The Power of Colour

2 July 2024

Colour is all around us. It can mean one thing to one person and something totally different culturally and emotionally to another.  What a colour means to someone could be linked to who they are, where they are, and their previous knowledge and life experiences. There are nuances to the language used to express colour – red could be described as strawberry, scarlet, ruby, rose, crimson, or tomato – adjectives by which we can give children more words to explore their world and express themselves.

In A Painter’s Palette, the latest show in the Whānau Gallery, DPAG’s Jen Boland explores many ideas. These extend from artists' choices, to what colours mean to us and how we experience them differently, to the importance of giving children an opportunity to convey their voice.

When asked, Jen can't pick a favourite work from this new show, because to her each piece is just as important as the other. She does however have a connection to one particular work – Scott Eady’s Red Bike. This is from an installation created in 2011-12, in which Scott liberated bikes and scooters from the dump and transformed them in to the works they are today. 

At the time, Jen was teaching at The Dowse and had the privilege and joy of focusing her art education programmes around the 50 bikes and scooters as part of Eady’s interactive exhibition 100 Bikes Project: Part 1.  Through her education programmes, Jen had the opportunity to teach akonga how to ride those bikes and scooters in the actual gallery space.  A further connection was discovered during installation of A Painter's Palette when DPAG Gallery Technician Chris Schmelz spoke fondly of his time working with Eady to build the bikes including the one now proudly displayed in the show, although in this instance, firmly fixed to a wall.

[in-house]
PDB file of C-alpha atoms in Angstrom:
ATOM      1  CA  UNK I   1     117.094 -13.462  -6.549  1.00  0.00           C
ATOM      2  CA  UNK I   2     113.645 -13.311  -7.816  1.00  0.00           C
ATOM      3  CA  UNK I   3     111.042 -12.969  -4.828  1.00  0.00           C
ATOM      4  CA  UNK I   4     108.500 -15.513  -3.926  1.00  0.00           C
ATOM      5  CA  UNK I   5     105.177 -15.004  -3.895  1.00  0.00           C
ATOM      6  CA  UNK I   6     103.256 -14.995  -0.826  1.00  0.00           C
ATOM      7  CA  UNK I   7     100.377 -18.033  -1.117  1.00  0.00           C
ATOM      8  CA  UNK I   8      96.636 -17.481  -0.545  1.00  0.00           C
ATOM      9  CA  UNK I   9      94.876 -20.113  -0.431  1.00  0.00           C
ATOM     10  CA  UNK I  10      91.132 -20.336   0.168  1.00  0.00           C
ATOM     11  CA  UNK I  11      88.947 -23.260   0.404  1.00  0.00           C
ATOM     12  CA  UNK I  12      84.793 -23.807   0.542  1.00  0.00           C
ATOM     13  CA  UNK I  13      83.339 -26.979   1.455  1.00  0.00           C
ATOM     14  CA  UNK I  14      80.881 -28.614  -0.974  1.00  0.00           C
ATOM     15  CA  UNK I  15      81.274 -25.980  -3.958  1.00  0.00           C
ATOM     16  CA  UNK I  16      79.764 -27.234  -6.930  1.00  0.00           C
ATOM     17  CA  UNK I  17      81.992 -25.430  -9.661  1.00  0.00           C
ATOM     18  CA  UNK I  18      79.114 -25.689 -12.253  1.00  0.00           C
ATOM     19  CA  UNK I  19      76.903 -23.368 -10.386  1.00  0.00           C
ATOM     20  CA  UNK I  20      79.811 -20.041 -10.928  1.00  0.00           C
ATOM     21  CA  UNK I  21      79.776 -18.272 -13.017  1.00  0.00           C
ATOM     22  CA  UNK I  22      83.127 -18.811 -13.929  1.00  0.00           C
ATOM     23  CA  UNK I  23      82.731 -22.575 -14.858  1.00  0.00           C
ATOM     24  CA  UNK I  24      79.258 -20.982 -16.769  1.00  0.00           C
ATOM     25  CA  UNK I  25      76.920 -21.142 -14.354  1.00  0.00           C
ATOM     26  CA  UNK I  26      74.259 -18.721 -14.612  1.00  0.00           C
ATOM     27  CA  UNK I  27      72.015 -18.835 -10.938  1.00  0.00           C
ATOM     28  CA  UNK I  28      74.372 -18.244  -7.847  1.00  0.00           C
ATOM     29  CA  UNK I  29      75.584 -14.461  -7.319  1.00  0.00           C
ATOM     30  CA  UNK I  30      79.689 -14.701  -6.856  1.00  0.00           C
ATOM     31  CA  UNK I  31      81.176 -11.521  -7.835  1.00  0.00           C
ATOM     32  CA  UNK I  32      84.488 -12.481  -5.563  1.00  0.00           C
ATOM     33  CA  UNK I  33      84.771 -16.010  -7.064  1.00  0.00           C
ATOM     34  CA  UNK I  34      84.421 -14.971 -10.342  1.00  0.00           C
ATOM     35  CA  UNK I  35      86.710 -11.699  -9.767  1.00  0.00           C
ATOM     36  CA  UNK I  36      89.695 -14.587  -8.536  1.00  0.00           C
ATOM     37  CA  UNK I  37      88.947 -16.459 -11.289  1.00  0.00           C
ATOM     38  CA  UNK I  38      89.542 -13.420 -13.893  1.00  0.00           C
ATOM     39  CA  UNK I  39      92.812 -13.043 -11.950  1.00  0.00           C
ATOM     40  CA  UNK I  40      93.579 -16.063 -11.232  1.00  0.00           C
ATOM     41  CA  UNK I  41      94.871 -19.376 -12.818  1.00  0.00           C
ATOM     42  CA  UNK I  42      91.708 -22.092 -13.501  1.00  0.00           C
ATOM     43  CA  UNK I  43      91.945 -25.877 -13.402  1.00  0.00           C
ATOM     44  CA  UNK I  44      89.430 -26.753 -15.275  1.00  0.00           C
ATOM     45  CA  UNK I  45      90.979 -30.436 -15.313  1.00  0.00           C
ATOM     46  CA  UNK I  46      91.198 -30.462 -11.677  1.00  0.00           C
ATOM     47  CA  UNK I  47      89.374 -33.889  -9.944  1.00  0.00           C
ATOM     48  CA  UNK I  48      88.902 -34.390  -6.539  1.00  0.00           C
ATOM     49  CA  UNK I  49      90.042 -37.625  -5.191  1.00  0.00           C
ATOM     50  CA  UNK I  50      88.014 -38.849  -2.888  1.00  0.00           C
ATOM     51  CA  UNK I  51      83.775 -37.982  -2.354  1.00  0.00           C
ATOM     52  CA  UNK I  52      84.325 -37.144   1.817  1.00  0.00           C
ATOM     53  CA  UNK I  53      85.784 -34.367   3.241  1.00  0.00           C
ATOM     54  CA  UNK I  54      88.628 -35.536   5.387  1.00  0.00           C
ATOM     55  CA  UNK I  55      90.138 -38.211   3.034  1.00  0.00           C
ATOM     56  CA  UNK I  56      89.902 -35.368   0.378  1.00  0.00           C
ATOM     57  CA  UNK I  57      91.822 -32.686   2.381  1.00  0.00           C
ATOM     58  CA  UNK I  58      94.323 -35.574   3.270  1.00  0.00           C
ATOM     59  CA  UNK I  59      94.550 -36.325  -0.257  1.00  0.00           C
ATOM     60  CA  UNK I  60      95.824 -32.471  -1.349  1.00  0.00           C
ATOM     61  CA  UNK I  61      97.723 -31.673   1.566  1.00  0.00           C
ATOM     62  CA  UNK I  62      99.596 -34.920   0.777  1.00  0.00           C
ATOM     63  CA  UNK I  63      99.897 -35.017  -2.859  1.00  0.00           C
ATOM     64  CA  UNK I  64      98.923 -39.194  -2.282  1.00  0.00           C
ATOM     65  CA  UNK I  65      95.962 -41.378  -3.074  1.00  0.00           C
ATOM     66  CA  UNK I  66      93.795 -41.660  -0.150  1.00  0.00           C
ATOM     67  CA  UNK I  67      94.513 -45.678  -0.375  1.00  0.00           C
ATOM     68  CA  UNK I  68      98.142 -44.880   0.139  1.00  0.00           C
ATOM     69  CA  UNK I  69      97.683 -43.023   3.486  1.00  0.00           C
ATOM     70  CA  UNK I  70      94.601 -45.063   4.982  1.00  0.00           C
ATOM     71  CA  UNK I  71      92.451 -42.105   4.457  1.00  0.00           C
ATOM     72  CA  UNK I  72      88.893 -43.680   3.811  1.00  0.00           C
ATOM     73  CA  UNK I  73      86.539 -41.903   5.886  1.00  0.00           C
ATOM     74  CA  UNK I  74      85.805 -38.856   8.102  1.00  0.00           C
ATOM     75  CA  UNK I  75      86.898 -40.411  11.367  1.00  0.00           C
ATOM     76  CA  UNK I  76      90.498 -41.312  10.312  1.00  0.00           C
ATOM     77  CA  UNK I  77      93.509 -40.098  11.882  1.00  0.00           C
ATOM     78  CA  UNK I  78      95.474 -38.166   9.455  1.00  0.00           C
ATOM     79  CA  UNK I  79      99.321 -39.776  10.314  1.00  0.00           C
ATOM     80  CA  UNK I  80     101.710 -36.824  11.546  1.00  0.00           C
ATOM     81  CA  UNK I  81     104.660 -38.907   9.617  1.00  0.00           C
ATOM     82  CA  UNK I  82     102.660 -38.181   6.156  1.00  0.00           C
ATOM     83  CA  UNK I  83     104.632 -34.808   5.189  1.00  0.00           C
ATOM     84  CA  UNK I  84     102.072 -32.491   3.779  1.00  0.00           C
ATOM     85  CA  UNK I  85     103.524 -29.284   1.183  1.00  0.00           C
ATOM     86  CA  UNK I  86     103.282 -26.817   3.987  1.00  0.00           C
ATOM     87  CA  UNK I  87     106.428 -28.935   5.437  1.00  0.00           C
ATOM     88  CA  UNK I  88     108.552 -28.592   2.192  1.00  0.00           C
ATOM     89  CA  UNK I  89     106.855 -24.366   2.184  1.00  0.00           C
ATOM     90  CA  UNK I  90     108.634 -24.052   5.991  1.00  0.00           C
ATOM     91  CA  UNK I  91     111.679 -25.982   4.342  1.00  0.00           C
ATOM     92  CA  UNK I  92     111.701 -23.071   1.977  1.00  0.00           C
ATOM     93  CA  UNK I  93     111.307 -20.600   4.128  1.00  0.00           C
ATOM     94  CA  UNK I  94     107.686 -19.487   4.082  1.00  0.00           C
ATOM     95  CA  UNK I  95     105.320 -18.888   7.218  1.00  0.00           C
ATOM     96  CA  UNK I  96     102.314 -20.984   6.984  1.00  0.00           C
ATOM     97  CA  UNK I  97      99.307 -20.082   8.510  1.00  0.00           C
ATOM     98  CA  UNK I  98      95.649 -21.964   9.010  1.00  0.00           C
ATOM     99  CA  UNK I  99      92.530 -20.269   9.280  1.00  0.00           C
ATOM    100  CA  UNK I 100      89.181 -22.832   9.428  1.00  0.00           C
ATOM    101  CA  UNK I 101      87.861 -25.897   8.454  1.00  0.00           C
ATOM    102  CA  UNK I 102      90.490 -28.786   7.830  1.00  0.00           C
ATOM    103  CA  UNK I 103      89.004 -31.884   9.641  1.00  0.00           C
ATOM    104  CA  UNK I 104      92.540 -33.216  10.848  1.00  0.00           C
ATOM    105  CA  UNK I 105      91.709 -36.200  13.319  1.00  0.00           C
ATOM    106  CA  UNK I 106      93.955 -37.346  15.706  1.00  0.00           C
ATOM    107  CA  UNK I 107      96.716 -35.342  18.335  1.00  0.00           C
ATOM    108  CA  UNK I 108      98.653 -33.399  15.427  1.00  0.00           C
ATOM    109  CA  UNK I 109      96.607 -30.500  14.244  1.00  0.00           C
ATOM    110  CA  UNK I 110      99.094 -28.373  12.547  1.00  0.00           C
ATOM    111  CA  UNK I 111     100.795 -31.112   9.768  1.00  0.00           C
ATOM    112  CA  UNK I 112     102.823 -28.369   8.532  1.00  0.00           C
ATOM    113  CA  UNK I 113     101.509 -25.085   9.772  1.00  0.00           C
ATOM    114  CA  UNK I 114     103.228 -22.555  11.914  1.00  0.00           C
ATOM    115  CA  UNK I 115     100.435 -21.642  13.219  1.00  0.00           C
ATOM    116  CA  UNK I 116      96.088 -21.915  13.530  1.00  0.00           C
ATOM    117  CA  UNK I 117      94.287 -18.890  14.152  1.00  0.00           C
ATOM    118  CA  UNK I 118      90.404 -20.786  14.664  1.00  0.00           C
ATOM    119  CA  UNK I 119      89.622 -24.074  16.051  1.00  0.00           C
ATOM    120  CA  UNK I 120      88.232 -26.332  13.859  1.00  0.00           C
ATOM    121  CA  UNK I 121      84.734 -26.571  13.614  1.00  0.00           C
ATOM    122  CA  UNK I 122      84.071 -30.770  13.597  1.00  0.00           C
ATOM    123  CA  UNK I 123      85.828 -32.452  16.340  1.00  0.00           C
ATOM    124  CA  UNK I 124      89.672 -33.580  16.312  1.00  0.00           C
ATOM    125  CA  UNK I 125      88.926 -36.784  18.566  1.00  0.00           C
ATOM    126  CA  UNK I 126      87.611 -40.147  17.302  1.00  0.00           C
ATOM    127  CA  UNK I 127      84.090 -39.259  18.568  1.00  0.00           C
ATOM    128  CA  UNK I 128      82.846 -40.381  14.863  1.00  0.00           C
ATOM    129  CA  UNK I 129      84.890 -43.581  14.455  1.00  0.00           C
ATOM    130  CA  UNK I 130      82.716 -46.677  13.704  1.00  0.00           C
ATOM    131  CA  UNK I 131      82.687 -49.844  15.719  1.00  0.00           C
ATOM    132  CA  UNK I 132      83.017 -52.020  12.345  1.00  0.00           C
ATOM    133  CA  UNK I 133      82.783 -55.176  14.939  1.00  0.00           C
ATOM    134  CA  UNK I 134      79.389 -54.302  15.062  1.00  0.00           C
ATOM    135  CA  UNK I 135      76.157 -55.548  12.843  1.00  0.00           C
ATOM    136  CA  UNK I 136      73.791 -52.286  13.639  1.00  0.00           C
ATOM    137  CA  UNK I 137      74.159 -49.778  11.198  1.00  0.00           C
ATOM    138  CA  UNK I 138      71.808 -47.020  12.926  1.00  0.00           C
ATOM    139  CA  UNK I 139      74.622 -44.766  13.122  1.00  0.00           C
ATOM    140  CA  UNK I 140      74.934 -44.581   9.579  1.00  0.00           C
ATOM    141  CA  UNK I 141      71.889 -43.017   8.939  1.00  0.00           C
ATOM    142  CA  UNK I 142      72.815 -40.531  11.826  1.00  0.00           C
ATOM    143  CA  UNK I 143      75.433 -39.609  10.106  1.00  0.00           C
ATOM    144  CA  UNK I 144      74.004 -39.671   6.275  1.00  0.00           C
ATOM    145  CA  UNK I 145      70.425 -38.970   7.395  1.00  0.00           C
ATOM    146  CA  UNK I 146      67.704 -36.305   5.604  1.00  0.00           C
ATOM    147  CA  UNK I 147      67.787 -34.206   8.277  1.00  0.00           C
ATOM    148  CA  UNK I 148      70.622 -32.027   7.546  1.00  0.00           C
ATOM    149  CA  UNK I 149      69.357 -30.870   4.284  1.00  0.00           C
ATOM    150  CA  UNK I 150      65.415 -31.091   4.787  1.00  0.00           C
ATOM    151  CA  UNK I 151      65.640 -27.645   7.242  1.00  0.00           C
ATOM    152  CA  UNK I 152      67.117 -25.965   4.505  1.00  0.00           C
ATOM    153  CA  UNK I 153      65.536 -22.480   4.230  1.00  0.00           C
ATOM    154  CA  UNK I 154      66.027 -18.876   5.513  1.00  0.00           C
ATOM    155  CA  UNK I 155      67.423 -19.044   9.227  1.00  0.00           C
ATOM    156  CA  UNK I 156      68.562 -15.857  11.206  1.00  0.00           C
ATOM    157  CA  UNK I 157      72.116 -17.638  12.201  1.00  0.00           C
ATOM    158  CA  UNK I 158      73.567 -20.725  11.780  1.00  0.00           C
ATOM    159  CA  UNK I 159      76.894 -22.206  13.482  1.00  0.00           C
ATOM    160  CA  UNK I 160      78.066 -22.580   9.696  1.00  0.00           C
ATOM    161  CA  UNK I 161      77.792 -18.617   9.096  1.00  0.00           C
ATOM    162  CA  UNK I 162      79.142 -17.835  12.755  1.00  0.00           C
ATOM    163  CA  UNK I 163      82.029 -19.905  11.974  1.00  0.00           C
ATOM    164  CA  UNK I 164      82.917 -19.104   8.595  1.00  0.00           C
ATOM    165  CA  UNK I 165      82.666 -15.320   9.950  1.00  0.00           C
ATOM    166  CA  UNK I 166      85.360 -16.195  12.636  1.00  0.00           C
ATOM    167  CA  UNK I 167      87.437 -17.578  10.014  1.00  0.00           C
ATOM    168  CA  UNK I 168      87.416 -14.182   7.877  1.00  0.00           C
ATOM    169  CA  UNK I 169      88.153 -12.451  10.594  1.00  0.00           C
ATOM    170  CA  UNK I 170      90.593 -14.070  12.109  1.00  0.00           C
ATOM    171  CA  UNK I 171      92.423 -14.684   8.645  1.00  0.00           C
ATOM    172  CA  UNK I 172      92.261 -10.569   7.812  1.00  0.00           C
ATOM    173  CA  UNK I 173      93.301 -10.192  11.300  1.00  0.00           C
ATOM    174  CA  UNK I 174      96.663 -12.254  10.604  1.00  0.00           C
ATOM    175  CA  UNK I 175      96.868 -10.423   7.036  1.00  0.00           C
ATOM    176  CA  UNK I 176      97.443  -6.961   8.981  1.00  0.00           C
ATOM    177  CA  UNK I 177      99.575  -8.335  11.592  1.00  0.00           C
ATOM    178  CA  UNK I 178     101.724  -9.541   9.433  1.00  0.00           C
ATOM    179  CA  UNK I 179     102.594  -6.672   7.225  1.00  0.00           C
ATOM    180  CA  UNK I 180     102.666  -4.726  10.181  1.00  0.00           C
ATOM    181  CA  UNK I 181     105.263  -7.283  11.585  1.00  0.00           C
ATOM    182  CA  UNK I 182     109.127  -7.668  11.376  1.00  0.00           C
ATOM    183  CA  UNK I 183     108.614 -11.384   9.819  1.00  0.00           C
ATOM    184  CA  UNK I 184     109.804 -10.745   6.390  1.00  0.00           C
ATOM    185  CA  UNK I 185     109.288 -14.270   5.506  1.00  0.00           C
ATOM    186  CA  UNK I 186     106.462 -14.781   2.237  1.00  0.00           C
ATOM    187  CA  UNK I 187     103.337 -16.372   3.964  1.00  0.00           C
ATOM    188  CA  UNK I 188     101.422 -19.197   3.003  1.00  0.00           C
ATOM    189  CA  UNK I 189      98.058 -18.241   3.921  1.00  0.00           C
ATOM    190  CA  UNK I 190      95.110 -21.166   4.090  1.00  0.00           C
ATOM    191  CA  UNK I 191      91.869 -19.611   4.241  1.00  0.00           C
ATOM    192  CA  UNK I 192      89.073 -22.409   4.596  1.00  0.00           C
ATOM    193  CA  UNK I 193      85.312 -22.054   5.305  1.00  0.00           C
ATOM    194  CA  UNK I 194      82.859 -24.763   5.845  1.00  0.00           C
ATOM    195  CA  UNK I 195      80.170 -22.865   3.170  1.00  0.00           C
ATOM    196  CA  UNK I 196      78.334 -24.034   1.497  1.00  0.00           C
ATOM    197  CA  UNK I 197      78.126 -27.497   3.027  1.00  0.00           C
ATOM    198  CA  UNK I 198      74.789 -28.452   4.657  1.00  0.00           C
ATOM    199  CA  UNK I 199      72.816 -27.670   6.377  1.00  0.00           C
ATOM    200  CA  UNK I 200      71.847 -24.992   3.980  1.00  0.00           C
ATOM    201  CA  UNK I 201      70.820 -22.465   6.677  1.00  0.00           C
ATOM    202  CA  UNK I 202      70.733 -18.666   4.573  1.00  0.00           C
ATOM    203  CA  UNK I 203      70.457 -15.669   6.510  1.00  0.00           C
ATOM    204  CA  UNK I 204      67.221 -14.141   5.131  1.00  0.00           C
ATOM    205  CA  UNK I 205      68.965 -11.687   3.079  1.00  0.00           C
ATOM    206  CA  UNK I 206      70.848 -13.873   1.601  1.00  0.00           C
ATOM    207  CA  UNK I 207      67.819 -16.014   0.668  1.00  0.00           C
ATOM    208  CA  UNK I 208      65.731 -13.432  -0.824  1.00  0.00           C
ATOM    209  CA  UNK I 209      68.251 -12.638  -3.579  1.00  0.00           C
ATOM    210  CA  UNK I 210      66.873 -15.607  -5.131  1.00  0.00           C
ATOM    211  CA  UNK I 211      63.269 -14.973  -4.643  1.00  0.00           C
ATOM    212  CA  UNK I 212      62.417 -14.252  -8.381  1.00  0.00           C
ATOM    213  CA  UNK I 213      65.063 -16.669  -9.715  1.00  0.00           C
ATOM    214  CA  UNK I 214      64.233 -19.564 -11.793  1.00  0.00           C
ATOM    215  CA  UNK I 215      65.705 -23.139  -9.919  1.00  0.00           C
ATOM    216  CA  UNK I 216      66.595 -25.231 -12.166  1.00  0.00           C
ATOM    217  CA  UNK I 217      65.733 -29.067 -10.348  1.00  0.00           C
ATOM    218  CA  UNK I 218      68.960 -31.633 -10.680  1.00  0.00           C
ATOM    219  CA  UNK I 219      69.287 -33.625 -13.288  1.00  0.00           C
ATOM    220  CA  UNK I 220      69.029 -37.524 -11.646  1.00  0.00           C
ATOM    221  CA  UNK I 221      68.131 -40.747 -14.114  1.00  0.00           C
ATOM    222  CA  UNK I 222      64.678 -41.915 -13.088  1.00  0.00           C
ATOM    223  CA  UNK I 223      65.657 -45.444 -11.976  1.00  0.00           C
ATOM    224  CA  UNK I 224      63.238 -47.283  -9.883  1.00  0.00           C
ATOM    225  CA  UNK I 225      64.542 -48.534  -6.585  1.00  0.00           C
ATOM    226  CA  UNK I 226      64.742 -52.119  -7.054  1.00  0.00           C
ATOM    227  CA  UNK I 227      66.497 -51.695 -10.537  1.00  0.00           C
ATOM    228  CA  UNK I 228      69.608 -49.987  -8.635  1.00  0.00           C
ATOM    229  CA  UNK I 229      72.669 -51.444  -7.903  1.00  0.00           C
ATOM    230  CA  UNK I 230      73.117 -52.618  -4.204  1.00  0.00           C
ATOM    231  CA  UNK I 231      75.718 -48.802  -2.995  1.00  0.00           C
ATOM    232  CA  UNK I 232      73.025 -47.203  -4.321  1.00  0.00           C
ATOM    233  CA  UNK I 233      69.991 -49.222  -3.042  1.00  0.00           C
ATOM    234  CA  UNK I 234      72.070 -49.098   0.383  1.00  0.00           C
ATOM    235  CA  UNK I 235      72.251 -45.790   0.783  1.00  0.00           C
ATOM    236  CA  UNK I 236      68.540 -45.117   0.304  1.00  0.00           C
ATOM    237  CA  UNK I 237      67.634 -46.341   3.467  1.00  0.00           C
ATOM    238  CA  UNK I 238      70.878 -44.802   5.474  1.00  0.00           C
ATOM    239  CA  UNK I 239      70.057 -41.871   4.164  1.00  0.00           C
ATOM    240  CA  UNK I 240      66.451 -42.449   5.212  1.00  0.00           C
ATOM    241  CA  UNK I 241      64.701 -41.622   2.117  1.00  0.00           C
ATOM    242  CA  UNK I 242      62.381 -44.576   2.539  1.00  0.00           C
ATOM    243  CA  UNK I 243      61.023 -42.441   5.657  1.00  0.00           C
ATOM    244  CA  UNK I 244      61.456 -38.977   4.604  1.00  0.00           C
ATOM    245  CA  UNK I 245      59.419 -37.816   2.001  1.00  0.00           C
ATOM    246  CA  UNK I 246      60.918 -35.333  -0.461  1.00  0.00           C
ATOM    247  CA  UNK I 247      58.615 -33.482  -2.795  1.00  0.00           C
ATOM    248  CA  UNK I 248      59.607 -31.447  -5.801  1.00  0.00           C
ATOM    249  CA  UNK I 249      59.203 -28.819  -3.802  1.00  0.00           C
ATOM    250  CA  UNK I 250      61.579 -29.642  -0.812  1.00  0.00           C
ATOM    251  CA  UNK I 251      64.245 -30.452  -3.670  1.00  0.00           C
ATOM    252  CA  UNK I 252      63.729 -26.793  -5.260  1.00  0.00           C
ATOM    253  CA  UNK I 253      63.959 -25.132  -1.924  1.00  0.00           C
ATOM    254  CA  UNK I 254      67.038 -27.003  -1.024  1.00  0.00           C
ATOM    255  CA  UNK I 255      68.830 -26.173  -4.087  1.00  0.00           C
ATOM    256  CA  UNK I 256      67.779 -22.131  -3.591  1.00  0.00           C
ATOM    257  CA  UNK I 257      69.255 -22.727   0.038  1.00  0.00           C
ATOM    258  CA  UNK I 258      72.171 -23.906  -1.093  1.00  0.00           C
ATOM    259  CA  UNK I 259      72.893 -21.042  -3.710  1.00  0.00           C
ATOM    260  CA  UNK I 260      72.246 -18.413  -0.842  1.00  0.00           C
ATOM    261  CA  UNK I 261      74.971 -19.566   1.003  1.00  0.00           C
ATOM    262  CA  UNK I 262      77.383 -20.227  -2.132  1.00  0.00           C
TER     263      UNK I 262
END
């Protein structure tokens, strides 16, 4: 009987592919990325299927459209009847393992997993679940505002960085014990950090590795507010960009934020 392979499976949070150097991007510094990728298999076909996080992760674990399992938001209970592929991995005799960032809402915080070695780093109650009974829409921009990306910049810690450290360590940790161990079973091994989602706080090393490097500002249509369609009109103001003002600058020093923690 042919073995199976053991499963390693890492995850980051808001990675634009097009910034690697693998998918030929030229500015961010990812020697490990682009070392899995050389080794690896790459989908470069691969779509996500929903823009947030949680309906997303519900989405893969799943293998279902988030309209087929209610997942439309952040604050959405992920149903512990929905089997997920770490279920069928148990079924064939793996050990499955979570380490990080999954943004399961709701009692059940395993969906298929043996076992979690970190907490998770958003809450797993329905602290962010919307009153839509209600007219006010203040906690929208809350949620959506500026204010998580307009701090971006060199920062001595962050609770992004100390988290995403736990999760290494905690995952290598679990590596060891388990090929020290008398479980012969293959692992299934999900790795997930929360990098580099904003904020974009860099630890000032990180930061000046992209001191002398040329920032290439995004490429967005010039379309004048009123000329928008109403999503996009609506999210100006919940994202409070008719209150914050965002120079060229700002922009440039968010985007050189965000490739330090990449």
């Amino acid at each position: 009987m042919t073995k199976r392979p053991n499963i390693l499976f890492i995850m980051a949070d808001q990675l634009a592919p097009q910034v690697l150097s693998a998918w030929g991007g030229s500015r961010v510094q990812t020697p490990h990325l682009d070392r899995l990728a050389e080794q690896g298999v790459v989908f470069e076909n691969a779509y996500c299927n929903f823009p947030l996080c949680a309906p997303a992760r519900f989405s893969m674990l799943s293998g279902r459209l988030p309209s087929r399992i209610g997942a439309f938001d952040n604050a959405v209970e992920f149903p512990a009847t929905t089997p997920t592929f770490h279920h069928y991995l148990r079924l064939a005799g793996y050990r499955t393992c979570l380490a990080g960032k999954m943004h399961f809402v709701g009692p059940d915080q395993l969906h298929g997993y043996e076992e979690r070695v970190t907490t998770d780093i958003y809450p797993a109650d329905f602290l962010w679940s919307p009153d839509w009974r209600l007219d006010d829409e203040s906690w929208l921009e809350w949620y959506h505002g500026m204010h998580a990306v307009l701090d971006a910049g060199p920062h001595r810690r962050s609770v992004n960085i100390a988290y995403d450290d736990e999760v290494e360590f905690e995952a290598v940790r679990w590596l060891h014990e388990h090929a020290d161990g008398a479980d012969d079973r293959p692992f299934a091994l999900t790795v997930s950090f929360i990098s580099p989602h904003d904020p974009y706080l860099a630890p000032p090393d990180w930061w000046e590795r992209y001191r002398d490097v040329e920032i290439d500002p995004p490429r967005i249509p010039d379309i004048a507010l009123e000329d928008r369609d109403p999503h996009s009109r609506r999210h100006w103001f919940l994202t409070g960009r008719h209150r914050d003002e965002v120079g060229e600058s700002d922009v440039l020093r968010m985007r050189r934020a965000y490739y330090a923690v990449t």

A Painter’s Palette weaves together colour theory, the social and cultural histories of colour, and the magical moment of discovery that occurs when we mix primary colours together. This extends to complementary colours and how they would be represented on a colour wheel. A hard feat given the Whānau Gallery is a rectangle as opposed to a circle. 

Open now and showcasing works from Saskia Leek, Jeffrey Harris, Gretchen Albrecht, Michael Parekōwhai, Billy Apple, Nina Katchadourian and more – it’s exciting to know that when you start to mix, three basic colours can soon become six!

Noho ora mai
Rachel Cooper
Audience Development Manager
Dunedin Public Art Gallery

[Photograph: Jen Boland, DPAG Educator, in the exhibition, A Painter's Palette]

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